A rare cause of iron deficiency anemia in a child: lithobezoar / Cocuklarda demir eksikligi anemisinin nadir bir sebebi: litobezoar.
Subject: Child psychopathology (Diagnosis)
Anemia (Diagnosis)
Authors: Torun, Yasemin Altuner
Torun, Edip
Ergul, Ayse Betul
Karakukcu, Musa
Patiroglu, Turkan
Pub Date: 09/01/2011
Publication: Name: Turkish Journal of Hematology Publisher: Aves Yayincilik Audience: Academic Format: Magazine/Journal Subject: Health Copyright: COPYRIGHT 2011 Aves Yayincilik ISSN: 1300-7777
Issue: Date: Sept, 2011 Source Volume: 28 Source Issue: 3
Topic: Event Code: 200 Management dynamics Computer Subject: Company business management
Accession Number: 305562387
Full Text: Bezoars are the accumulation of undigested foreign bodies or food material in the gastrointestinal tract that form a conglomeration (1), (2). They may be composed of hair (trichobezoars), vegetable matter (phytobezoars), milk curd (lactobezoars), and, very rarely, stones (lithobezoars) (3). Lithobezoars are very rare in childhood and are most often seen in neglected and emotionally disturbed children (4), (5). This study aimed to present the clinical features of a 15-year-old male patient with a history of pica and iron deficiency that did not respond to oral iron therapy, and to highlight the diagnostic and management challenges of childhood lithobezoars.

A 15-year-old boy was referred to our department with iron deficiency anemia. He had a history of constipation, recurrent abdominal pain, and fatigue for 5 years. The boy was a neglected child of a family with low socioeconomic status. He was working as a carpenter in wood industry. He appeared pale and had sensitivity in both lower quadrants of the abdomen. Laboratory findings were as follows: hemoglobin: 7.5 g [dL.sup.-1], MCV: 54 fL; serum iron: 8 [micro]g [l.sup.-1]; iron binding capacity: 395 [micro]g [l.sup.-1]. Peripheral blood examination showed hypochromic microcytic anemia, anisocytosis, and target cells. Plain abdominal X-ray showed numerous opacities scattered within the small intestine, ileocecal valve, and descending colon (Figure 1). Detailed anamnesis showed that he had been eating pieces of charcoal for 8 years. Because the patient did not satisfactorily respond to long-term oral iron supplementation, he was referred to admit to a hematologist by his family practitioner. When he submitted us in Training and Research Hospital, parental iron therapy was applied because of the persistent anemia. He was referred to the department of psychiatry because of behavioral problems.

[FIGURE 1 OMITTED]

Bezoars result from pica, an appetite for unpalatable or non-nutritive objects. The etiology of pica is unknown; it may be a consequence of parental neglect and deprivation early in life. It is more commonly observed in impoverished, emotionally disturbed children of low socioeconomic status that often have a problematic home environment. A history of pica invariably precedes the formation of a lithobezoar (6). The presented case also had pica.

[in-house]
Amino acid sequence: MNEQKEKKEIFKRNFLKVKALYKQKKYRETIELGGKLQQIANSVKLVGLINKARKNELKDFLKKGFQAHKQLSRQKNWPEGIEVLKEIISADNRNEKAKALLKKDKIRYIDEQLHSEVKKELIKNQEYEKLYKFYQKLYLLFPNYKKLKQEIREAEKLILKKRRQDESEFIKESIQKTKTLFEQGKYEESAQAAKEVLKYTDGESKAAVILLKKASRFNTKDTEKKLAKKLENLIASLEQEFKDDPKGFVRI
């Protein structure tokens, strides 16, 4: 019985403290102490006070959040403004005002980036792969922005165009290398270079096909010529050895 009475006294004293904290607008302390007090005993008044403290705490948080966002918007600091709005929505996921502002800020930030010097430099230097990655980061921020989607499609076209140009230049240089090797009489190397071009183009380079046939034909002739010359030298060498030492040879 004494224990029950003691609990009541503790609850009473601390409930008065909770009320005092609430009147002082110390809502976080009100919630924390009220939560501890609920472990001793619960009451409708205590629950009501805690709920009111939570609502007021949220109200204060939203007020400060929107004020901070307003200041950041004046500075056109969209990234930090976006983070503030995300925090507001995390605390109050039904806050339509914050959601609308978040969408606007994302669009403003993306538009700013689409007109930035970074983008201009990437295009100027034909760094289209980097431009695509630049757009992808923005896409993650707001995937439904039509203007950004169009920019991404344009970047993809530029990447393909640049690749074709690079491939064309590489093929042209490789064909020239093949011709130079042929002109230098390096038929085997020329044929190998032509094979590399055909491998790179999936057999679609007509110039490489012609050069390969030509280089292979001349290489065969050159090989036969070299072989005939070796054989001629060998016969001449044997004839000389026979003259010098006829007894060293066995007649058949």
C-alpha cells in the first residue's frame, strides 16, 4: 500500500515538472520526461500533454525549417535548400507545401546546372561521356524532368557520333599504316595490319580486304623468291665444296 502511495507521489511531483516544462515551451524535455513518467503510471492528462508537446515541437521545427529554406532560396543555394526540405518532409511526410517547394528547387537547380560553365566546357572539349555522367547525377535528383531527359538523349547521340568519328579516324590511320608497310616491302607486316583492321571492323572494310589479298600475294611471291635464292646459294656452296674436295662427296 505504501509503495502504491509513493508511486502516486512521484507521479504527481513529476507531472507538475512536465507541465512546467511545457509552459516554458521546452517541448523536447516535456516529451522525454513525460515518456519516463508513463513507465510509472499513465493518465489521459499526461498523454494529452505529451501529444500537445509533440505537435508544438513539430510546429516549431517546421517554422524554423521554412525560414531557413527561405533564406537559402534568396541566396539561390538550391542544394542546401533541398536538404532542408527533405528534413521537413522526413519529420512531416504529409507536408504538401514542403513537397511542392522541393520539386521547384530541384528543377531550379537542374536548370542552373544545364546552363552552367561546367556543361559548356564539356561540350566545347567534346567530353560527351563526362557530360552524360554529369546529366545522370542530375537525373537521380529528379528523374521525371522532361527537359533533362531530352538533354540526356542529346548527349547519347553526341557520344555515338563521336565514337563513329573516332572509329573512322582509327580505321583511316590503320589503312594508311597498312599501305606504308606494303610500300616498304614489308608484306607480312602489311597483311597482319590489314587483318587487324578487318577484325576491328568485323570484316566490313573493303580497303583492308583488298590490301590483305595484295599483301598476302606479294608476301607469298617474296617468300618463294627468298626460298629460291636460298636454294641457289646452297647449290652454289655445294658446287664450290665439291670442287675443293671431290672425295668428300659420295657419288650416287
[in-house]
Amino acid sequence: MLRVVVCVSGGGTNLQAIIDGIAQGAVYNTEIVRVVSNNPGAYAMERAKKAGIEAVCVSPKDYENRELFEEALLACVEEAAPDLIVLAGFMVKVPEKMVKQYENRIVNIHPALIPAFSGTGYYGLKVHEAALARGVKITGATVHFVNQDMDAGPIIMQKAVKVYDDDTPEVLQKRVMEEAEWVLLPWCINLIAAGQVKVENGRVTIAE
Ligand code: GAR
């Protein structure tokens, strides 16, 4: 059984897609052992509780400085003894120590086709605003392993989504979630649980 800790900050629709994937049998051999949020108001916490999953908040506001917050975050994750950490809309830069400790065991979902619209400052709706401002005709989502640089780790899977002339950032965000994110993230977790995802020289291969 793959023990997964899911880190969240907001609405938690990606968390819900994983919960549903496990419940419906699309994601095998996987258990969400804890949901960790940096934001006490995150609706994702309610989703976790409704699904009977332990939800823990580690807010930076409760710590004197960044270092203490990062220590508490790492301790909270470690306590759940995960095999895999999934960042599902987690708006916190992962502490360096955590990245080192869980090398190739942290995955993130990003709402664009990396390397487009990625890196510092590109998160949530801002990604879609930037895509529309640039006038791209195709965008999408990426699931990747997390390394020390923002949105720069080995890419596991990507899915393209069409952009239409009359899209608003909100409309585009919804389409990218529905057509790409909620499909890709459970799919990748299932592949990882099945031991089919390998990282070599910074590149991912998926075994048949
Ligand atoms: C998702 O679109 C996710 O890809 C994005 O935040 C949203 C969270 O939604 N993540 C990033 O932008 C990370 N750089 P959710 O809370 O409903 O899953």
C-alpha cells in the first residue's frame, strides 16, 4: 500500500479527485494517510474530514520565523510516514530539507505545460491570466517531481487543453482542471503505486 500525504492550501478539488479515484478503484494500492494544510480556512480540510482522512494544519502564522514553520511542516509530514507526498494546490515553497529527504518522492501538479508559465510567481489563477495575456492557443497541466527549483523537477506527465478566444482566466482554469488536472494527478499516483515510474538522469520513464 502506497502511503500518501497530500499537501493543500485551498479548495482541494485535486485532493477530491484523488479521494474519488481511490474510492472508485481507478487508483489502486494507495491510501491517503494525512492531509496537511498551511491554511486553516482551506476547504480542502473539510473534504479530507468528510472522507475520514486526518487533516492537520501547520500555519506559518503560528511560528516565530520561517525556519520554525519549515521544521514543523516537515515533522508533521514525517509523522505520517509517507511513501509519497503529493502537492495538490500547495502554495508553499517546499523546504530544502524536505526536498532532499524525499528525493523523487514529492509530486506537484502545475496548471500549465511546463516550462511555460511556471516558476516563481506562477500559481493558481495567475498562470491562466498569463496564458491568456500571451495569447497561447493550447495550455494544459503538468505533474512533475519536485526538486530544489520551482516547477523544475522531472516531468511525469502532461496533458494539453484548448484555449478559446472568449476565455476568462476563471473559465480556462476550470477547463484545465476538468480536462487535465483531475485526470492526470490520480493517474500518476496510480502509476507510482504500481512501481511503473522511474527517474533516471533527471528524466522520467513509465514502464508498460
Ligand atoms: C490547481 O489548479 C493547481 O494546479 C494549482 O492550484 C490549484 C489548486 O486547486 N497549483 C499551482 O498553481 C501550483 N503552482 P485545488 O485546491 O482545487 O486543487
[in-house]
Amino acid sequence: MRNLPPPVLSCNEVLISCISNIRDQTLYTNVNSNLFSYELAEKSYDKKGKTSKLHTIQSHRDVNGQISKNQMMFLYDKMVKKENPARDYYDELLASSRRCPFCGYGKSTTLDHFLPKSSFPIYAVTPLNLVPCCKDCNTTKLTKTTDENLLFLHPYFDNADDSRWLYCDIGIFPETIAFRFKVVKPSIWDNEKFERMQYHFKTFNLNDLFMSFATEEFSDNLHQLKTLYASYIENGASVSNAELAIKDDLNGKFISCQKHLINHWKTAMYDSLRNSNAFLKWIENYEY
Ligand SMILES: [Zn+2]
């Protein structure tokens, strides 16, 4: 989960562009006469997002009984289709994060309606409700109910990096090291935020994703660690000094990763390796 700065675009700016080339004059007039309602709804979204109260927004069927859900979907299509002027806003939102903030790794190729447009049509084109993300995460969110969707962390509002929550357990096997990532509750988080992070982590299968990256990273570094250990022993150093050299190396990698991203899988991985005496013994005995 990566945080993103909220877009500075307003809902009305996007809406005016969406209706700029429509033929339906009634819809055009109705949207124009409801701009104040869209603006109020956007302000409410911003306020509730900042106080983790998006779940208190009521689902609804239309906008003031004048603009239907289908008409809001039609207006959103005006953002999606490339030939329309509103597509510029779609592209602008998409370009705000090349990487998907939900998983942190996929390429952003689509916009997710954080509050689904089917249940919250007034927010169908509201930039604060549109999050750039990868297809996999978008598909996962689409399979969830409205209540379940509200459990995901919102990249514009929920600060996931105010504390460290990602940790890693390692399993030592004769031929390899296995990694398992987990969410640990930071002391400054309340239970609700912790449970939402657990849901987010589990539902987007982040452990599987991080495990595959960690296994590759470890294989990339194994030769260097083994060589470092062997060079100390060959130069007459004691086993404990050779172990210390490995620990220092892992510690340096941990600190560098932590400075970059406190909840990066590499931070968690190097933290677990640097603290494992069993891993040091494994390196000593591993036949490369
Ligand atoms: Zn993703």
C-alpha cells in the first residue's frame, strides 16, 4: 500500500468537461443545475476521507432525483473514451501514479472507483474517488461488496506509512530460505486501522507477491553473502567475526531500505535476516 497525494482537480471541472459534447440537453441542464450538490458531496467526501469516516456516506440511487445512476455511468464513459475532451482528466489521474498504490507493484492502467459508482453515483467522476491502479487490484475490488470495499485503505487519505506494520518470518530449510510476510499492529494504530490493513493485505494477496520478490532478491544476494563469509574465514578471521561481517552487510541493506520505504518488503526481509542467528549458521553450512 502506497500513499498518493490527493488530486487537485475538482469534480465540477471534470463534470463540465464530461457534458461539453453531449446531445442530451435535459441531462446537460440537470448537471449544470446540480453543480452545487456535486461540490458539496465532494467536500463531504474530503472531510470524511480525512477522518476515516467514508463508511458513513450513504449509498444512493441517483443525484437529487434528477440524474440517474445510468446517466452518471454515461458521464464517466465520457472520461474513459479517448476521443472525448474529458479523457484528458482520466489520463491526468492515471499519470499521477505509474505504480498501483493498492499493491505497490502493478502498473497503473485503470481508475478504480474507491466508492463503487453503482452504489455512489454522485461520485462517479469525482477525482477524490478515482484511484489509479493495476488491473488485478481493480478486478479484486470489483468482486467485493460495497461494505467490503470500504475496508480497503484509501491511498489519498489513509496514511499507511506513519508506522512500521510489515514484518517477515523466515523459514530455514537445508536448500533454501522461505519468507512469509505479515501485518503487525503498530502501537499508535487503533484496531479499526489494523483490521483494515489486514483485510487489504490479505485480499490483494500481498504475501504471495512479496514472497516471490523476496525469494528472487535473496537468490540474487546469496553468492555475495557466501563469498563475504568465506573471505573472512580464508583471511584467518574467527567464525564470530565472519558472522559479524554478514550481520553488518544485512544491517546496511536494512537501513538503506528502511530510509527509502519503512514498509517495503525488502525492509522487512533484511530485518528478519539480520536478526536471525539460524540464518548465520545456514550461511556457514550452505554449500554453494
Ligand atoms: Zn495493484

Bezoar patients may present with a history of ingestion of sand, constipation, and recurrent episodes of abdominal pain that may result in significantly painful defecation, which is an important indication for the diagnosis of lithobezoars. Abdominal palpation and rectal examination provide important diagnostic evidence of colonic lithobezoars. Palpation of a prickly mass on rectal examination is known as the colonic crunch sign and can be observed in cases of sunflower seed bezoars and lithobezoars. Plain abdominal X-ray is especially important in the diagnosis of this type of colonic intraluminal mass. The presence of numerous radiopaque masses in the lower abdomen or the rectosigmoid junction, referred to as corn on the cob, is pathognomonic for lithobezoars (5), (7).

In the presented case a history of ingestion of charcoal, iron deficiency anemia, constipation, and recurrent episodes of abdominal pain contributed significantly to the diagnosis. As in all cases of bezoars, psychiatric evaluation is essential to prevent recurrence. Early diagnosis and intervention are necessary in suspected cases of lithobezoars to avoid intestinal obstruction.

Conflict of interest statement

The authors of this paper have no conflicts of interest, including specific financial interests, relationships, and/or affiliations relevant to the subject matter or materials included.

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(3.) Rao PL, Mitra SK, Pathak IC. Trichobezoars in children. Int Surg 1981;66:63-5.

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(5.) Baran T, Ragip 0, Abdulllah 0, Naim K. Giant rectosig-moid lithobezoar in a child:four significant clues obtained from history, abdominal palpation, rectal examination and plain abdominal X-ray. Eur J Radiol 2004;49:23-4.

(6.) Narayanan SK, Akbar Sherif VS, Babu PR, Nandakumar TK. Intestinal obstruction secondary to a colonic lithobezoar. J Pediatr Surg 2008;43:9-10.

(7.) Numanoglu KV, Tatli D. A rare cause of partial intestinal obstruction in a child: colonic lithobezoar. Emerg Med J 2008;25:312-3.

Torun, Yasemin Altuner (1), Edip Torun (2), Aye Beall Ergiu (3), Musa Karakilkcu (4), Ti rkan Patiroglu (4)

(1) Department of Pediatrics, Division of Pediatric Hematology, Kayseri Education and Research Hospital, Kayseri, Turkey

(2) Department of Gastroenterology, Faculty of Medicine, Erciyes University, Kayseri, Turkey .

(3) Departrnent of Pediatrics, Division of Pediatrics, Kayseri Education and Research Hospital, Kayseri, Turkey

(4) Department of Pediatric Hematology, Faculty of Medicine, Erciyes University Kayseri, Turkey

Address for Correspondence: M.D. Yasemin Altuner Torun, Tuna Cad. Yeni Tuna Apt. No: 11/39 Kayseri, Turkey Phone: +90 533 938 52 82 E-mail: yaseminaltuner@yahoo.com

doi:10.5152/tjh.2011.72
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